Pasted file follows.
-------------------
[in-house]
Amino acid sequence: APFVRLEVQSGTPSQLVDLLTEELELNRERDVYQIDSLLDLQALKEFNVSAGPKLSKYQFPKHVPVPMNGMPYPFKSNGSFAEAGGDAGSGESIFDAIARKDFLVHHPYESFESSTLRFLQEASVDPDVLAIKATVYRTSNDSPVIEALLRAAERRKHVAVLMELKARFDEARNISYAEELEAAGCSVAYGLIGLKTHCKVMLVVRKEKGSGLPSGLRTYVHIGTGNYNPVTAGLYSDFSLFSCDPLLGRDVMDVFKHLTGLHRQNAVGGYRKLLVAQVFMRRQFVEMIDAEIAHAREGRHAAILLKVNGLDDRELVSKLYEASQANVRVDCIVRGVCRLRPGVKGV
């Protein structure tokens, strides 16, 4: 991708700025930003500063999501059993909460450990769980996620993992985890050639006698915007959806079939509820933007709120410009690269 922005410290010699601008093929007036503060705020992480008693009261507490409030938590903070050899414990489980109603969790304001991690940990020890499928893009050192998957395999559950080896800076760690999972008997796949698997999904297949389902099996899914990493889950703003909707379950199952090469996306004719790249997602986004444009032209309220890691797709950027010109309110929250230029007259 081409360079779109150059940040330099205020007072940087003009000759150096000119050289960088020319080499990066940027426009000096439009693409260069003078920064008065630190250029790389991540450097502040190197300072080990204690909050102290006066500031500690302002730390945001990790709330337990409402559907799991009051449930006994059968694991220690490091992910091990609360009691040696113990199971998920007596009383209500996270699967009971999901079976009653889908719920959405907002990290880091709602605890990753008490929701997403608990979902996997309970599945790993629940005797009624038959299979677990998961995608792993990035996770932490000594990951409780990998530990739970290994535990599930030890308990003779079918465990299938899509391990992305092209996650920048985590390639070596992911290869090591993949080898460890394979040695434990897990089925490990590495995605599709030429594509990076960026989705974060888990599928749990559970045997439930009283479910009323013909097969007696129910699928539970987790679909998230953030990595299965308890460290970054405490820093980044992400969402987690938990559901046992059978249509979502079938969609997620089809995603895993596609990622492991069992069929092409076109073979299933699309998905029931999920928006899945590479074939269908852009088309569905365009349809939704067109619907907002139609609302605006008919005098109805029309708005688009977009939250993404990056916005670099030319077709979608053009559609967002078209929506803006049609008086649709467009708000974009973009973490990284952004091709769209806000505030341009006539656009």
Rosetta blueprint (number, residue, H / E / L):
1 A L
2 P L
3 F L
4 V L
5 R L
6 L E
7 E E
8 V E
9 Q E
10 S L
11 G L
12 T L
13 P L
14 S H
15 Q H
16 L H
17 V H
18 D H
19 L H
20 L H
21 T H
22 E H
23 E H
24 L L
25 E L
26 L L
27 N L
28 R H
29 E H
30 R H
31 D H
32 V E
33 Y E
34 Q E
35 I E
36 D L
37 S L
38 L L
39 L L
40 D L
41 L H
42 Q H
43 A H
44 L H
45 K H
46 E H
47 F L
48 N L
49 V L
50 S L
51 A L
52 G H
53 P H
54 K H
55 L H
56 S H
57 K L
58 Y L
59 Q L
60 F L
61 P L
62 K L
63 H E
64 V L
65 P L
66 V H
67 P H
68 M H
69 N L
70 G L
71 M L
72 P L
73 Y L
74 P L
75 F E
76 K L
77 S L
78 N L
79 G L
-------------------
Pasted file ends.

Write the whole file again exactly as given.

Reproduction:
[in-house]
Amino acid sequence: APFVRLEVQSGTPSQLVDLLTEELELNRERDVYQIDSLLDLQALKEFNVSAGPKLSKYQFPKHVPVPMNGMPYPFKSNGSFAEAGGDAGSGESIFDAIARKDFLVHHPYESFESSTLRFLQEASVDPDVLAIKATVYRTSNDSPVIEALLRAAERRKHVAVLMELKARFDEARNISYAEELEAAGCSVAYGLIGLKTHCKVMLVVRKEKGSGLPSGLRTYVHIGTGNYNPVTAGLYSDFSLFSCDPLLGRDVMDVFKHLTGLHRQNAVGGYRKLLVAQVFMRRQFVEMIDAEIAHAREGRHAAILLKVNGLDDRELVSKLYEASQANVRVDCIVRGVCRLRPGVKGV
């Protein structure tokens, strides 16, 4: 991708700025930003500063999501059993909460450990769980996620993992985890050639006698915007959806079939509820933007709120410009690269 922005410290010699601008093929007036503060705020992480008693009261507490409030938590903070050899414990489980109603969790304001991690940990020890499928893009050192998957395999559950080896800076760690999972008997796949698997999904297949389902099996899914990493889950703003909707379950199952090469996306004719790249997602986004444009032209309220890691797709950027010109309110929250230029007259 081409360079779109150059940040330099205020007072940087003009000759150096000119050289960088020319080499990066940027426009000096439009693409260069003078920064008065630190250029790389991540450097502040190197300072080990204690909050102290006066500031500690302002730390945001990790709330337990409402559907799991009051449930006994059968694991220690490091992910091990609360009691040696113990199971998920007596009383209500996270699967009971999901079976009653889908719920959405907002990290880091709602605890990753008490929701997403608990979902996997309970599945790993629940005797009624038959299979677990998961995608792993990035996770932490000594990951409780990998530990739970290994535990599930030890308990003779079918465990299938899509391990992305092209996650920048985590390639070596992911290869090591993949080898460890394979040695434990897990089925490990590495995605599709030429594509990076960026989705974060888990599928749990559970045997439930009283479910009323013909097969007696129910699928539970987790679909998230953030990595299965308890460290970054405490820093980044992400969402987690938990559901046992059978249509979502079938969609997620089809995603895993596609990622492991069992069929092409076109073979299933699309998905029931999920928006899945590479074939269908852009088309569905365009349809939704067109619907907002139609609302605006008919005098109805029309708005688009977009939250993404990056916005670099030319077709979608053009559609967002078209929506803006049609008086649709467009708000974009973009973490990284952004091709769209806000505030341009006539656009």
Rosetta blueprint (number, residue, H / E / L):
1 A L
2 P L
3 F L
4 V L
5 R L
6 L E
7 E E
8 V E
9 Q E
10 S L
11 G L
12 T L
13 P L
14 S H
15 Q H
16 L H
17 V H
18 D H
19 L H
20 L H
21 T H
22 E H
23 E H
24 L L
25 E L
26 L L
27 N L
28 R H
29 E H
30 R H
31 D H
32 V E
33 Y E
34 Q E
35 I E
36 D L
37 S L
38 L L
39 L L
40 D L
41 L H
42 Q H
43 A H
44 L H
45 K H
46 E H
47 F L
48 N L
49 V L
50 S L
51 A L
52 G H
53 P H
54 K H
55 L H
56 S H
57 K L
58 Y L
59 Q L
60 F L
61 P L
62 K L
63 H E
64 V L
65 P L
66 V H
67 P H
68 M H
69 N L
70 G L
71 M L
72 P L
73 Y L
74 P L
75 F E
76 K L
77 S L
78 N L
79 G L